Over the Republic Day long-weekend, I was having a discussion with a friend on what might seem to be a rather trivial topic. We got into a discussion on why progeny of famous parents are never really as good and as famous, as their parents.
There are many examples of this phenomenon. Dev Anand’s son Suneil never ever came close to the stardom of his father. He acted in a few films over a period of two decades. All of these movies flopped. Sunil Gavaskar’s son Rohan represented India in one day international matches but never got around to playing a Test match. None of Bob Dylan’s progeny have come close to making music that is as good as what Mr Zimmerman (Robert Zimmerman is Bob Dylan’s real name) has over the years. The popularity of the Gandhi family with the citizens of this country has gone down with every generation, and so has their political acumen. There are many more examples that one could come up with.
This is basically what we were discussing. My friend firmly believed that progeny of famous parents never came to be anywhere close to be as famous as their parents were. I said there are always exceptions to everything.
My friend who had aspirations of studying economics, until the more practical considerations of getting an MBA degree took over, felt that what we were discussing was an excellent example of what economists and mathematicians call regression to the mean.
And this brings us to Francis Galton who lived in the nineteenth and the early twentieth century, and among other things was also a statistician. Galton measured the height of children and came across what was then a remarkable discovery.
As Jordan Ellbenberg writes in How Not to Be Wrong – The Hidden Maths of Everyday Life: “As Galton and everyone else already knew, tall parents tend to have tall children…But now here is Galton’s remarkable discovery: those children are not likely to be as tall as their parents. The same goes for short parents, in the opposite direction; their kids will tend to be short, but not as short as they themselves are. Galton had discovered the phenomenon now called regression to the mean.”
As Galton wrote in Natural Inheritance: “However paradoxical it may appear at first sight, it is theoretically a necessary fact, and one that is clearly confirmed by observation, that the Stature of the adult offspring must on the whole, be more mediocre than the stature of their Parents.”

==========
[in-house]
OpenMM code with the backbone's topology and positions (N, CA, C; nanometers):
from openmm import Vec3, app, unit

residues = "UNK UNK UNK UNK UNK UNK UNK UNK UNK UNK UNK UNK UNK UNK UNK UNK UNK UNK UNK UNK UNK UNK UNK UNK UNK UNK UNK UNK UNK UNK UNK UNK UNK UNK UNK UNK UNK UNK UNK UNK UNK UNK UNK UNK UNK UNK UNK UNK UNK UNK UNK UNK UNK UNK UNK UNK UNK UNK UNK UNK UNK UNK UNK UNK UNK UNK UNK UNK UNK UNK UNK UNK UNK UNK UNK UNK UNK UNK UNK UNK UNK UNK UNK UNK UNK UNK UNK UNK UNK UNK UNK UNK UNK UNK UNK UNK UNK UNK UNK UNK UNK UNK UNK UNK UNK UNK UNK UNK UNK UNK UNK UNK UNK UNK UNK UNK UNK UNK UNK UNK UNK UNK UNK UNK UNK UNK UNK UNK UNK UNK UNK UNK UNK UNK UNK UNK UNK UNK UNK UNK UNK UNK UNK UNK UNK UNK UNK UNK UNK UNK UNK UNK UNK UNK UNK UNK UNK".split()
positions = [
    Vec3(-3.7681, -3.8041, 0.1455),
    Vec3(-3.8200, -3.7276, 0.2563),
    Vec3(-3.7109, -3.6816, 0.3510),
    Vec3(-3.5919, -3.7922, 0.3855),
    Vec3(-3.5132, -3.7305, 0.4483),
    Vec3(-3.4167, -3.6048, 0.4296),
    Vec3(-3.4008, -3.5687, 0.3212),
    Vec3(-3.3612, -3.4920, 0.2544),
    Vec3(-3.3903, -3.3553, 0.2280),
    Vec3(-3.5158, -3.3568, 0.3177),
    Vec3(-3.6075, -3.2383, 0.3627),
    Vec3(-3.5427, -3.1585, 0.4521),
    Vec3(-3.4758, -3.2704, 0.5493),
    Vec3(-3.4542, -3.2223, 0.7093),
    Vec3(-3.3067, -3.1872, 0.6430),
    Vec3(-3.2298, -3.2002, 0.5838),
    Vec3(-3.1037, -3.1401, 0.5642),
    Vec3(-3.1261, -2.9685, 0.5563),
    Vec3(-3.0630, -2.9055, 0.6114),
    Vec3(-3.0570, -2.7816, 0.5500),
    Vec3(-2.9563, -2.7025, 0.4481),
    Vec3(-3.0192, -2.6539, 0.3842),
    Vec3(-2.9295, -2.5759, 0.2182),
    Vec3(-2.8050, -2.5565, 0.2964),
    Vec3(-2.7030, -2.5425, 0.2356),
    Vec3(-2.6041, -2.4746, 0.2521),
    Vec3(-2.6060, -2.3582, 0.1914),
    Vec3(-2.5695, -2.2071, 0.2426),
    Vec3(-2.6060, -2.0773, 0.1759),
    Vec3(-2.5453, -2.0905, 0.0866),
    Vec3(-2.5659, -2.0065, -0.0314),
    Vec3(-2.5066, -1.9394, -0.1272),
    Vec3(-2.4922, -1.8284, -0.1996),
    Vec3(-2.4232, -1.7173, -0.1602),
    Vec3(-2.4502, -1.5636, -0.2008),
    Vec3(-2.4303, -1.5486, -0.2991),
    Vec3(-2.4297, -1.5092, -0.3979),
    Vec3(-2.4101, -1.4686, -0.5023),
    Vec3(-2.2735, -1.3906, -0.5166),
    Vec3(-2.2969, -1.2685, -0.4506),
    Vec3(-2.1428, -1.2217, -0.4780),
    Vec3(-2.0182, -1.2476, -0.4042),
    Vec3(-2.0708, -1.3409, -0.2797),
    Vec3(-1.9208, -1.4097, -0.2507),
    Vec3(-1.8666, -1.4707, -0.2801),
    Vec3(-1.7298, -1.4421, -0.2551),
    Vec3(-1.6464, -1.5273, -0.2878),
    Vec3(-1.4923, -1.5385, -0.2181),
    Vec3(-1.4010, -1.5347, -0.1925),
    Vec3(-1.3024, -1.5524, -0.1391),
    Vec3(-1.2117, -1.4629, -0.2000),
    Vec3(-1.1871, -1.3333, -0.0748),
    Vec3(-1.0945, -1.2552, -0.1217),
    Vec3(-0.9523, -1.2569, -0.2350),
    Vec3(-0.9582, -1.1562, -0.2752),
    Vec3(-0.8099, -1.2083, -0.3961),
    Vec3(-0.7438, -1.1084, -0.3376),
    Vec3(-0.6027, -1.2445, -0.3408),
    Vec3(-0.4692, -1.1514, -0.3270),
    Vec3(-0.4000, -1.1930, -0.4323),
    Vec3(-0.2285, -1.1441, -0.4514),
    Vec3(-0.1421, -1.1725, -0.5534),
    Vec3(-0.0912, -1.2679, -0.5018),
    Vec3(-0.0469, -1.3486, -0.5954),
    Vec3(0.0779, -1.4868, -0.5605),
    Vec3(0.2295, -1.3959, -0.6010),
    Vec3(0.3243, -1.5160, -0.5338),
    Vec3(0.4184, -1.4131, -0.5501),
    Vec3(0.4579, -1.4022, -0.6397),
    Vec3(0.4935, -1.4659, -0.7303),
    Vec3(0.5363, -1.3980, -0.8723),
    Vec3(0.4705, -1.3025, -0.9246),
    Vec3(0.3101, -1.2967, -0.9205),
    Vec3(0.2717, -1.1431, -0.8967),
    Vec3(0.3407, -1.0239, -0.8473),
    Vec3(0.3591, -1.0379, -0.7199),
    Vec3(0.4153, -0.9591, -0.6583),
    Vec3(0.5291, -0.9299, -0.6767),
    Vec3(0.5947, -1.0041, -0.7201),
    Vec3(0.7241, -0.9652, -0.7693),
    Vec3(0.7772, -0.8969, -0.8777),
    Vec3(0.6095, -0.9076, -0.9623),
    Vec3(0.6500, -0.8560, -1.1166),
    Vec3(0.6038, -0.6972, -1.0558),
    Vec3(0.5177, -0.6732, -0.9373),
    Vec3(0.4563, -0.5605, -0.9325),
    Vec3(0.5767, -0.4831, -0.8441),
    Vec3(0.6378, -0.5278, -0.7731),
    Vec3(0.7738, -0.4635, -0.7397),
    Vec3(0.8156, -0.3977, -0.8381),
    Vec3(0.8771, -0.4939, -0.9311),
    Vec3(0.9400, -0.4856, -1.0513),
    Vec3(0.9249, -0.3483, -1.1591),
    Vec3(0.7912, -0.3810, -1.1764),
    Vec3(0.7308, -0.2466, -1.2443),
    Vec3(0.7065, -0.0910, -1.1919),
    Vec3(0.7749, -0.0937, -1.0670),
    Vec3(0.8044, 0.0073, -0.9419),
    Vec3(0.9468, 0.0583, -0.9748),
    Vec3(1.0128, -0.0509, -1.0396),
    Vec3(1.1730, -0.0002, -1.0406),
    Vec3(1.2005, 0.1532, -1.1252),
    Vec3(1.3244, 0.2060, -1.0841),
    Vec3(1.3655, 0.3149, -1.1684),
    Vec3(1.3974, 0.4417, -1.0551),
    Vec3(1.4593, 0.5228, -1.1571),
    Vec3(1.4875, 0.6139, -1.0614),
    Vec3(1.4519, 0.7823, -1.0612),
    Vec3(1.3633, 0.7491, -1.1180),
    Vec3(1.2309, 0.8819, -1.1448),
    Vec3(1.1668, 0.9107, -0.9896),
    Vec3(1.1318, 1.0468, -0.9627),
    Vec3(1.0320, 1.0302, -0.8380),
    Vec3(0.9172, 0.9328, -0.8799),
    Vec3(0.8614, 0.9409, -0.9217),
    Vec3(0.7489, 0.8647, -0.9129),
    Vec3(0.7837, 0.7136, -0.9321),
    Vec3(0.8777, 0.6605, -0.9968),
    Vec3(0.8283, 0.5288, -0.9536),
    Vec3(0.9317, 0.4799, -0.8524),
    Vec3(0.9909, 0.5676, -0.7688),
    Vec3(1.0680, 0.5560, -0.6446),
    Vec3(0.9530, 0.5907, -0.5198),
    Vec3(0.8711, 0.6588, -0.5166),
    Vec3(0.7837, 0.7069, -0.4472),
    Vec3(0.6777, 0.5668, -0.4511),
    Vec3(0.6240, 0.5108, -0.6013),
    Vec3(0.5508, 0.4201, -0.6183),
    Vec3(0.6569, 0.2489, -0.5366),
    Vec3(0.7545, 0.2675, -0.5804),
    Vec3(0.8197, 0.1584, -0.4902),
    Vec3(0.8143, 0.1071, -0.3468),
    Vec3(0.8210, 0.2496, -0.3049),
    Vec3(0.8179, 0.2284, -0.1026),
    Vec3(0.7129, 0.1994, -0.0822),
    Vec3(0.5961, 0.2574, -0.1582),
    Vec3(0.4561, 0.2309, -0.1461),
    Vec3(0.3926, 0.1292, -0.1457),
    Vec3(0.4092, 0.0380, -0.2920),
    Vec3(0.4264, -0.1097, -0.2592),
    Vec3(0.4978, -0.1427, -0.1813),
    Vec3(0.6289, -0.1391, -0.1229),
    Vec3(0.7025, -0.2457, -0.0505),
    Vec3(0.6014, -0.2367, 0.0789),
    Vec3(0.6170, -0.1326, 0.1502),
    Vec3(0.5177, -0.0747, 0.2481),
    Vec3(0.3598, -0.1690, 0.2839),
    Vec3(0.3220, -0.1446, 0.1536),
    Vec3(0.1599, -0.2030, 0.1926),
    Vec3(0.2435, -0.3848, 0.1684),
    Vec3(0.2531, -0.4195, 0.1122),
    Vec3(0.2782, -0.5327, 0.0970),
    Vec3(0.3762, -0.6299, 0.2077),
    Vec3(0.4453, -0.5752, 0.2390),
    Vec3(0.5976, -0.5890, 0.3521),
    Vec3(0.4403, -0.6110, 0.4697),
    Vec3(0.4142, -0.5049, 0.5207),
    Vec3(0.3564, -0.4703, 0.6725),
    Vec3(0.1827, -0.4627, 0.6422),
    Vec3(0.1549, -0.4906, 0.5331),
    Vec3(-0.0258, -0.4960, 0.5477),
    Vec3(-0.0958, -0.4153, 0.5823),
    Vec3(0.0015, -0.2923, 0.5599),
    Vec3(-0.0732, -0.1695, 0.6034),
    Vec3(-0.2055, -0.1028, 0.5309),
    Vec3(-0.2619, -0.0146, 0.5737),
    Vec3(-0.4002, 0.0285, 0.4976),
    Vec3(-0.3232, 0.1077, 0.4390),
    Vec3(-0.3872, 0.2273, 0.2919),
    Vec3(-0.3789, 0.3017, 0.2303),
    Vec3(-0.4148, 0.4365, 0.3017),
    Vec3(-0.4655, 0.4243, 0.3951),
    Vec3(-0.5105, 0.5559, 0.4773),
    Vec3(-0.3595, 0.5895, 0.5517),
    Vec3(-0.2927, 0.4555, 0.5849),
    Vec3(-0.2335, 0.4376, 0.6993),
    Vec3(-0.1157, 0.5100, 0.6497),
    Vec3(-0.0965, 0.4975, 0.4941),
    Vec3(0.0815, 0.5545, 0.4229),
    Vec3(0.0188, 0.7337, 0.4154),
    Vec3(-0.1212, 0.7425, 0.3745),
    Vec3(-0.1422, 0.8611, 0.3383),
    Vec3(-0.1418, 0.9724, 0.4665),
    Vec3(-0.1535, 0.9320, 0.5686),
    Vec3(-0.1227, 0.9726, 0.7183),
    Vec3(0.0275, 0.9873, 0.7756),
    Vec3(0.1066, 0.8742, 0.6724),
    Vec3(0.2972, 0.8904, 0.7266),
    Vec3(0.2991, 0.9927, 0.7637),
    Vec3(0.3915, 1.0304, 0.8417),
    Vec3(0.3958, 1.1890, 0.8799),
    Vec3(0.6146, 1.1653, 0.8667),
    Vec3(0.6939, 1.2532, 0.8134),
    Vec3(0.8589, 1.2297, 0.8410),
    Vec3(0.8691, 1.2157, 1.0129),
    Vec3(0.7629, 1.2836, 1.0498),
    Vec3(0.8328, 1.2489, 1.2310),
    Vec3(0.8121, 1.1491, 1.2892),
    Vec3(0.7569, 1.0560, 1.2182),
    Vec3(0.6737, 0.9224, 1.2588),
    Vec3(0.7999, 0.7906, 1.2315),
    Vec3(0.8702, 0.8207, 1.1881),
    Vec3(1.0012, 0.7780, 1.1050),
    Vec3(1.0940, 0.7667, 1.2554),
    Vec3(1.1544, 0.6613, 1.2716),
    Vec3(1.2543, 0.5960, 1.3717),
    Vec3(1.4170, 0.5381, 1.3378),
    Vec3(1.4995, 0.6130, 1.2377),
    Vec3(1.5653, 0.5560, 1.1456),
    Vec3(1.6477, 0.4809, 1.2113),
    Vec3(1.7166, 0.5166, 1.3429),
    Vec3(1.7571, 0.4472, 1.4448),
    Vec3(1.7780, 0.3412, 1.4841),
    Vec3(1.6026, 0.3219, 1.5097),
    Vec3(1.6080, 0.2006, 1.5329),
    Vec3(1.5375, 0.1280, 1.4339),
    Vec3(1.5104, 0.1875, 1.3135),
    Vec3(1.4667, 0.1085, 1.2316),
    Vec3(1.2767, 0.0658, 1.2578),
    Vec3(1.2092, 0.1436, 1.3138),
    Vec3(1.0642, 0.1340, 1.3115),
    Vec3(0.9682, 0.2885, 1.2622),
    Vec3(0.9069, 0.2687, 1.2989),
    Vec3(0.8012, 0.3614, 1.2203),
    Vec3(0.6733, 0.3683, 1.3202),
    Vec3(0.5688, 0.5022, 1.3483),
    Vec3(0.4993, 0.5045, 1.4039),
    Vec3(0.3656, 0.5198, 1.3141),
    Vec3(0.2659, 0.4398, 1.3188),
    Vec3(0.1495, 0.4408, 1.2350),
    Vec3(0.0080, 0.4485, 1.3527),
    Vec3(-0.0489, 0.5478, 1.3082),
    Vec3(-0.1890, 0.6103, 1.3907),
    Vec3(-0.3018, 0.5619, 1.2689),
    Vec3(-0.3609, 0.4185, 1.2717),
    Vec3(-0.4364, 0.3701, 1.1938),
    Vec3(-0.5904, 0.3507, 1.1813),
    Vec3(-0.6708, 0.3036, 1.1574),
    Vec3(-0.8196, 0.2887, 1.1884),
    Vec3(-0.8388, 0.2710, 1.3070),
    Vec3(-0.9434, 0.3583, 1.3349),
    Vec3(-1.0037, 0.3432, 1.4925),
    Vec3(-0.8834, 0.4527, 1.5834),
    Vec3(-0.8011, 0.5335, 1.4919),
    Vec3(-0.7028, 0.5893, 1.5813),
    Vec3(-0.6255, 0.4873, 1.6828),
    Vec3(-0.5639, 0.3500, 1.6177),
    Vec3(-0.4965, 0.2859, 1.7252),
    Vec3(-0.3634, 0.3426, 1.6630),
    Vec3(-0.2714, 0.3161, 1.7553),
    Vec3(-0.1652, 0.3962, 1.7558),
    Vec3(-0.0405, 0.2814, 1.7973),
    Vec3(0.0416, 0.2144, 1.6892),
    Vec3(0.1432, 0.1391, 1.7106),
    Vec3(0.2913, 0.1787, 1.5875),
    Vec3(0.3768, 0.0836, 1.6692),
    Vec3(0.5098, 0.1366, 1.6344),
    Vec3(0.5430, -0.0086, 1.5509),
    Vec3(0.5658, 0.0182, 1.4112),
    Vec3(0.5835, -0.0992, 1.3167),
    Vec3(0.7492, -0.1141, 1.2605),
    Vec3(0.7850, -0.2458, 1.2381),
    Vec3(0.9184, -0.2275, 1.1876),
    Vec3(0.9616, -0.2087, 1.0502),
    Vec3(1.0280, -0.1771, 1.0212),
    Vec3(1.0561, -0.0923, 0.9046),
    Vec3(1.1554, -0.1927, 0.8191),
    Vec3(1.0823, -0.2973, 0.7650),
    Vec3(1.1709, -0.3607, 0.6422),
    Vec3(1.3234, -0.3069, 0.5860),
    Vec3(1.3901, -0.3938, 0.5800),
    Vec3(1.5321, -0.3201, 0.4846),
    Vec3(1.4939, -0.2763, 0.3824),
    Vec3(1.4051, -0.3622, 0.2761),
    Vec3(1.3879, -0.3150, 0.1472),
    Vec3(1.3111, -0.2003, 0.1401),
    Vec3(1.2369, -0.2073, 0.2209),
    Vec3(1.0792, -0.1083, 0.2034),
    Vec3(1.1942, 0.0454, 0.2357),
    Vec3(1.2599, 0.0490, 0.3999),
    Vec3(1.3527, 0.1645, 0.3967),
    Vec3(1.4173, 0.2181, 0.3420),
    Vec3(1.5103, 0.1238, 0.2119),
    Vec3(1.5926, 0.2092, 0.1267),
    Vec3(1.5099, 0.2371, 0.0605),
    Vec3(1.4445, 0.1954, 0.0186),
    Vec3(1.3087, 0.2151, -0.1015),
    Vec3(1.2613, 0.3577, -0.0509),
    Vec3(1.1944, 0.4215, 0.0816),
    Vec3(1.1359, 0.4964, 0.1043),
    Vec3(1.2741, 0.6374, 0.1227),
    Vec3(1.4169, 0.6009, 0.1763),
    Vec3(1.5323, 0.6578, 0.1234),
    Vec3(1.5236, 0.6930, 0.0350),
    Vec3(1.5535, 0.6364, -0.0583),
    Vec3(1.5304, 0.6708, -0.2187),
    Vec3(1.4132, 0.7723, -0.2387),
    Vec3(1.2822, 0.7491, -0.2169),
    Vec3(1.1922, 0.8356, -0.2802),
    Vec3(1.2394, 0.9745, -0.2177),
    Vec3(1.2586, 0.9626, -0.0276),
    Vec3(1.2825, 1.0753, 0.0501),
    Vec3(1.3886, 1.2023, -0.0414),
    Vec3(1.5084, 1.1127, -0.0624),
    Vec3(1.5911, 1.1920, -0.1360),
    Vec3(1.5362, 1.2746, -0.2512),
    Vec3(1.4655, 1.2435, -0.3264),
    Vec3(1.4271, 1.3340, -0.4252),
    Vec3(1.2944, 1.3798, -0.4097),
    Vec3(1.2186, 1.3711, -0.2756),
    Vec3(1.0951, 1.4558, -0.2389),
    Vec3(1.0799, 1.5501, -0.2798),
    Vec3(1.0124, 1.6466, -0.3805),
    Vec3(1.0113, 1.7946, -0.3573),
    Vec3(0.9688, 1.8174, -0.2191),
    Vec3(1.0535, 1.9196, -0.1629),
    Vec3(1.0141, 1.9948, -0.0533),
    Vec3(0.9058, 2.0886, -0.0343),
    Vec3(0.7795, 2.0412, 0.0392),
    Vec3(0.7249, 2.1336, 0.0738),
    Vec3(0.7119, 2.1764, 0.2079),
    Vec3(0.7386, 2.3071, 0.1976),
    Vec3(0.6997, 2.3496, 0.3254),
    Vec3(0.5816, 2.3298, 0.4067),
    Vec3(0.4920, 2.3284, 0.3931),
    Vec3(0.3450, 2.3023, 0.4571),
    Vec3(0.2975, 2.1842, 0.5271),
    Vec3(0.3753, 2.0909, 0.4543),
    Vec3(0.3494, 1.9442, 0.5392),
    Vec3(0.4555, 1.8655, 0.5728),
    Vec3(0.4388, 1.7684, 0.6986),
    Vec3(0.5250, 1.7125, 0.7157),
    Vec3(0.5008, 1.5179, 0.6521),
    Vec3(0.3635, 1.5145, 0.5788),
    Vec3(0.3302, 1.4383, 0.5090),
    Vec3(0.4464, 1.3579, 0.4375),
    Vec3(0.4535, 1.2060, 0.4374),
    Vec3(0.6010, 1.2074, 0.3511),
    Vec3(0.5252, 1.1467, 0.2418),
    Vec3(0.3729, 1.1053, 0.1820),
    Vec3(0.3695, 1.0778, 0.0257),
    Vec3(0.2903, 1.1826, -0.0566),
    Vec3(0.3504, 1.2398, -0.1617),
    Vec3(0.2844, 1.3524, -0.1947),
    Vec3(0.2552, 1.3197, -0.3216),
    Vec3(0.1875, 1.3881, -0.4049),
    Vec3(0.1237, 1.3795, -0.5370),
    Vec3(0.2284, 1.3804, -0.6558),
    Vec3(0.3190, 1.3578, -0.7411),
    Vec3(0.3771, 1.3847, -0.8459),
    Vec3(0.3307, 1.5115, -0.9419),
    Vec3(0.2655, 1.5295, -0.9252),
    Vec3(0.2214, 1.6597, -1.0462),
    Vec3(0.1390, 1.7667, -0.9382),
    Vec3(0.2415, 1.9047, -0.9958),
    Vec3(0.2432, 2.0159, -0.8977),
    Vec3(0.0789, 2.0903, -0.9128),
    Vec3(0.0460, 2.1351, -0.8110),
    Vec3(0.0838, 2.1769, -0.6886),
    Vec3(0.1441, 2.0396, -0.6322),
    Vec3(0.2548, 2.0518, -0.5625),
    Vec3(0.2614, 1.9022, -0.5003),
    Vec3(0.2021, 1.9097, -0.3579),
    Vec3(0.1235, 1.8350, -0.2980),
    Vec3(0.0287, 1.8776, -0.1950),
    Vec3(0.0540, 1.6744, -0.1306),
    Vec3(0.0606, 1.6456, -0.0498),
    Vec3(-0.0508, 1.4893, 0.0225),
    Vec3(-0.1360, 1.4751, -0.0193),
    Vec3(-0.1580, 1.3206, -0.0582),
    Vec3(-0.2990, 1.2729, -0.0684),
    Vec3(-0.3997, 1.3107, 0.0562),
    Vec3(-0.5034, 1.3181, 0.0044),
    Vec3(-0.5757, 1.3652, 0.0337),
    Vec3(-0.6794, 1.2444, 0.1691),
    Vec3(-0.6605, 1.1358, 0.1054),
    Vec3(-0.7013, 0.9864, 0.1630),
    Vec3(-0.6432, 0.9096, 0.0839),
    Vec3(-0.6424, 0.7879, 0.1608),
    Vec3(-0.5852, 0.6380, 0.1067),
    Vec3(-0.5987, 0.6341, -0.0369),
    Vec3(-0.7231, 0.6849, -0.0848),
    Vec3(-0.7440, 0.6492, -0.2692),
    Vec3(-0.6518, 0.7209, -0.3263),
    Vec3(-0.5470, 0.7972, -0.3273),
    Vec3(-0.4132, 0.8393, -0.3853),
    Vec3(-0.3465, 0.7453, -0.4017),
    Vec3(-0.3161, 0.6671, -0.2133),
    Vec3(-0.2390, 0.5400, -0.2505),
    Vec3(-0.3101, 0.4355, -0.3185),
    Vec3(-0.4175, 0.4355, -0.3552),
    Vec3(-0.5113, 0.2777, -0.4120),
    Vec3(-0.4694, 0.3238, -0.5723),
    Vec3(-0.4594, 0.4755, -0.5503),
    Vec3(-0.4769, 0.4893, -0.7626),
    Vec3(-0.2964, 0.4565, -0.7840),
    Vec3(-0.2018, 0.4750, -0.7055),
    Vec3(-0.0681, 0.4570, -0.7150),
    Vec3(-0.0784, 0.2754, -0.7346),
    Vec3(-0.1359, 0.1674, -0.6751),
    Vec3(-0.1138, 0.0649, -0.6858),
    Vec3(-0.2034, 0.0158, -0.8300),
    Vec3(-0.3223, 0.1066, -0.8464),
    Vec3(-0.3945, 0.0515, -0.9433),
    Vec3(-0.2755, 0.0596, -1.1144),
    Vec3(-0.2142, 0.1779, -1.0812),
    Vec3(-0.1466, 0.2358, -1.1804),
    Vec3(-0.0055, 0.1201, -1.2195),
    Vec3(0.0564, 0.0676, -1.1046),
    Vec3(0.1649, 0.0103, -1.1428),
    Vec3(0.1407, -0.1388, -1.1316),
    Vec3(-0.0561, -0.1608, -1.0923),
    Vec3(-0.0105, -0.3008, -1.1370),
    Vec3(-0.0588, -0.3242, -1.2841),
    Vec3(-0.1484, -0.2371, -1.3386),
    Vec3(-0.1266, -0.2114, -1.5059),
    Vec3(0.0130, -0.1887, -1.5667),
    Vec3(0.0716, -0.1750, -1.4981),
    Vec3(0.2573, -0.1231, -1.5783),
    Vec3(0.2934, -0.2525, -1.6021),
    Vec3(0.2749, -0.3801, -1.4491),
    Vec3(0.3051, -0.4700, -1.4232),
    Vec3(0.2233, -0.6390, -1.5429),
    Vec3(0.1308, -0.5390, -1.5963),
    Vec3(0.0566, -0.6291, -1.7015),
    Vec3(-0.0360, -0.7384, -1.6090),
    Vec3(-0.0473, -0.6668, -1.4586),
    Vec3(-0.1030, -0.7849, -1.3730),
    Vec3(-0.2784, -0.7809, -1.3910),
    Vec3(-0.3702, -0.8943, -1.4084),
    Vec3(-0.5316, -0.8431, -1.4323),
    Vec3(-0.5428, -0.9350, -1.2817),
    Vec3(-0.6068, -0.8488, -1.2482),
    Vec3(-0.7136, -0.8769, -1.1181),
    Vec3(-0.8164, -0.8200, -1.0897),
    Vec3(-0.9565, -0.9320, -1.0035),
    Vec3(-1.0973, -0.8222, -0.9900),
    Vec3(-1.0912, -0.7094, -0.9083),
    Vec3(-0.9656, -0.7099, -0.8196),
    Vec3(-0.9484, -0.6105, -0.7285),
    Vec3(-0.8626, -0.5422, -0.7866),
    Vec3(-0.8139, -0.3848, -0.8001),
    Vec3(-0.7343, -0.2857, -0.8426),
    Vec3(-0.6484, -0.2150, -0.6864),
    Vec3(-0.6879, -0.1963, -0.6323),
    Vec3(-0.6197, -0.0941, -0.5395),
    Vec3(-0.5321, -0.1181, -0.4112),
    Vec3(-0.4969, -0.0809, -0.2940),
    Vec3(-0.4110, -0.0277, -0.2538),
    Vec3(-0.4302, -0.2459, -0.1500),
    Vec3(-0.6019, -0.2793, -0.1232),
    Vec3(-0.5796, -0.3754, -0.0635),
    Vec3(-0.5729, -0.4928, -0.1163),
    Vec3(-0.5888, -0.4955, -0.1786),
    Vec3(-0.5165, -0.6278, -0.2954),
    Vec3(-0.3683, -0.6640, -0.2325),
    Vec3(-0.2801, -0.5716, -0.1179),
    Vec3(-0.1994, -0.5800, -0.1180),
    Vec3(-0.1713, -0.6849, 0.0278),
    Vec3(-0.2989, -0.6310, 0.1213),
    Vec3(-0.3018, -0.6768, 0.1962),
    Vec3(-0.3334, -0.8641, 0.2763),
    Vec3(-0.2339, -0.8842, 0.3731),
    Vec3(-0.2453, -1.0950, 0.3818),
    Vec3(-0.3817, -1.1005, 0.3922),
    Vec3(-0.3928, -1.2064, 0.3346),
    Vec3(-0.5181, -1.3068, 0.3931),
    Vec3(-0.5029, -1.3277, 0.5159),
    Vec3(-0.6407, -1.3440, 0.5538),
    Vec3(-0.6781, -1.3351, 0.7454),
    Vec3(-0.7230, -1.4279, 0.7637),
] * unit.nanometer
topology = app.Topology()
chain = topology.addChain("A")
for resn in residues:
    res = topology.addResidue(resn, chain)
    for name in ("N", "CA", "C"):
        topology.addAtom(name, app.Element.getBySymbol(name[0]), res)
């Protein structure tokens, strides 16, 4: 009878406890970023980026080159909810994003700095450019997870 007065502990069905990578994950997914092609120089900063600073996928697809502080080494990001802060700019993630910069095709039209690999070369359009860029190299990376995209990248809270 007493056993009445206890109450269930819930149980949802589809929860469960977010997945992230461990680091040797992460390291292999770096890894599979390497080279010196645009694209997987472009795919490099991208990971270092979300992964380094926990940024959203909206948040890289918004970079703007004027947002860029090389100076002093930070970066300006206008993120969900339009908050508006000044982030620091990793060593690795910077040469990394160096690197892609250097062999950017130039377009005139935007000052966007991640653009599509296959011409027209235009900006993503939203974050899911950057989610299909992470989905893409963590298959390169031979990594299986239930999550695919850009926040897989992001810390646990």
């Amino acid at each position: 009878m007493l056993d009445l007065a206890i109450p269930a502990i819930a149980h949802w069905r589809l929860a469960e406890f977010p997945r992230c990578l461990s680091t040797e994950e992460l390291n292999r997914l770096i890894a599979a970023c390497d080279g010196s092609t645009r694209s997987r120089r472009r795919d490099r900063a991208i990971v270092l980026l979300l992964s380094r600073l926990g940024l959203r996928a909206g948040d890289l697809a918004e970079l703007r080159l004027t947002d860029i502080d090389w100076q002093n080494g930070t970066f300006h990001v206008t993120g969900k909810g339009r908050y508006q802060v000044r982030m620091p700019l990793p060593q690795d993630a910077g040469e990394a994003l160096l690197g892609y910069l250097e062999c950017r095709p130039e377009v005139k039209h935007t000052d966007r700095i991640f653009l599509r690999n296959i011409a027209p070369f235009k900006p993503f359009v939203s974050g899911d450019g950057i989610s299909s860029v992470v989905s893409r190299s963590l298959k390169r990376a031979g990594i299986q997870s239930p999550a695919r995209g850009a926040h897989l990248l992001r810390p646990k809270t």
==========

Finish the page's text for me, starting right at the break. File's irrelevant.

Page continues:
Galton further reasoned that what was true for height must also be true for mental achievement. As Ellenberg writes: “And this conforms with common experience; the children of a great composer, or scientist, or political leader, often excel in the same field, but seldom so much as their illustrious parents.” A rare exception to this is the music director RD Burman, who achieved as much as his father SD Burman did, if not more.
Interestingly, there are examples in the other direction as well or as Ellenberg puts it, the children of short parents are not as short as their parents. This also works when it comes to achievement. Here are a few examples.
The test cricketer Cheteshwar Puajara’s father Arvind played a few Ranji trophy matches but did not make it to the big league. And so did his uncle Bipin. The Bollywood actor Govinda’s father Arun Ahuja starred as a hero in films in the late 1930s and forties, but never came to achieve the stardom that his son eventually did.
The music director AR Rahman’s father RK Shekhar was a music director of some repute having composed music for more than fifty films. He was also a music conductor. He never came close to achieving the kind of success that Rahman has, both nationally as well as internationally.
And that, dear reader, is something worth thinking about.
(Vivek Kaul is the author of the Easy Money trilogy. He can be reached at [email protected])
The column originally appeared in the Bangalore Mirror on February 3, 2016